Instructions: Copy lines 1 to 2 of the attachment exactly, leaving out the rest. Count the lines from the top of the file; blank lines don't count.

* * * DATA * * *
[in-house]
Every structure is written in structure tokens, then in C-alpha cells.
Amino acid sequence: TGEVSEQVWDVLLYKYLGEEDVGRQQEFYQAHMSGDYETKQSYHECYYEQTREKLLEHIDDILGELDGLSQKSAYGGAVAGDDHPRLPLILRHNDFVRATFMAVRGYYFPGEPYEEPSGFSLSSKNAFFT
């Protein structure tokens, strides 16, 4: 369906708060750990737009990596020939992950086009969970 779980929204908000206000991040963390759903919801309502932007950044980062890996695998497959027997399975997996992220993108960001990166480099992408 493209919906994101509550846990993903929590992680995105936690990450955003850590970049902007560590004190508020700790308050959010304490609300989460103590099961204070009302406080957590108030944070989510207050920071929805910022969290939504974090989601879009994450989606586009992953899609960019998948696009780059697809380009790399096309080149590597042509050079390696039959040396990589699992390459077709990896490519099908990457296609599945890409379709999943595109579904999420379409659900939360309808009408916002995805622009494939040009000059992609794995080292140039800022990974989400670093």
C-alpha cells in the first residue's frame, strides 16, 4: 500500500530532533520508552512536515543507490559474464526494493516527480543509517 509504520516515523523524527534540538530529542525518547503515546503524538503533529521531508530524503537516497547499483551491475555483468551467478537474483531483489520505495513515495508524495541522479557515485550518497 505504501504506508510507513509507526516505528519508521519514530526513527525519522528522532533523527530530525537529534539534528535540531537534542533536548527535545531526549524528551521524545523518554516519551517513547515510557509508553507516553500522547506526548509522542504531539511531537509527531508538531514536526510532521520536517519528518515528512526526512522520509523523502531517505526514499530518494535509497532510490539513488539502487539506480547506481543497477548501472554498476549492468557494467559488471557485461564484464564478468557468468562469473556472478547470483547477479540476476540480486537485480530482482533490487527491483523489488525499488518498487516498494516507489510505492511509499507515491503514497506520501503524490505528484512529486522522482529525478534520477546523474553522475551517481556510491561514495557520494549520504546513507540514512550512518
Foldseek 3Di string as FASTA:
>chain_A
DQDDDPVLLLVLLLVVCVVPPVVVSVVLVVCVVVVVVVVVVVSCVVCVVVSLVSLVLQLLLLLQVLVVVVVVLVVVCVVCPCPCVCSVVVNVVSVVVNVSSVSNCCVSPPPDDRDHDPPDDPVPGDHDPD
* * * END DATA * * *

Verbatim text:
[in-house]
Every structure is written in structure tokens, then in C-alpha cells.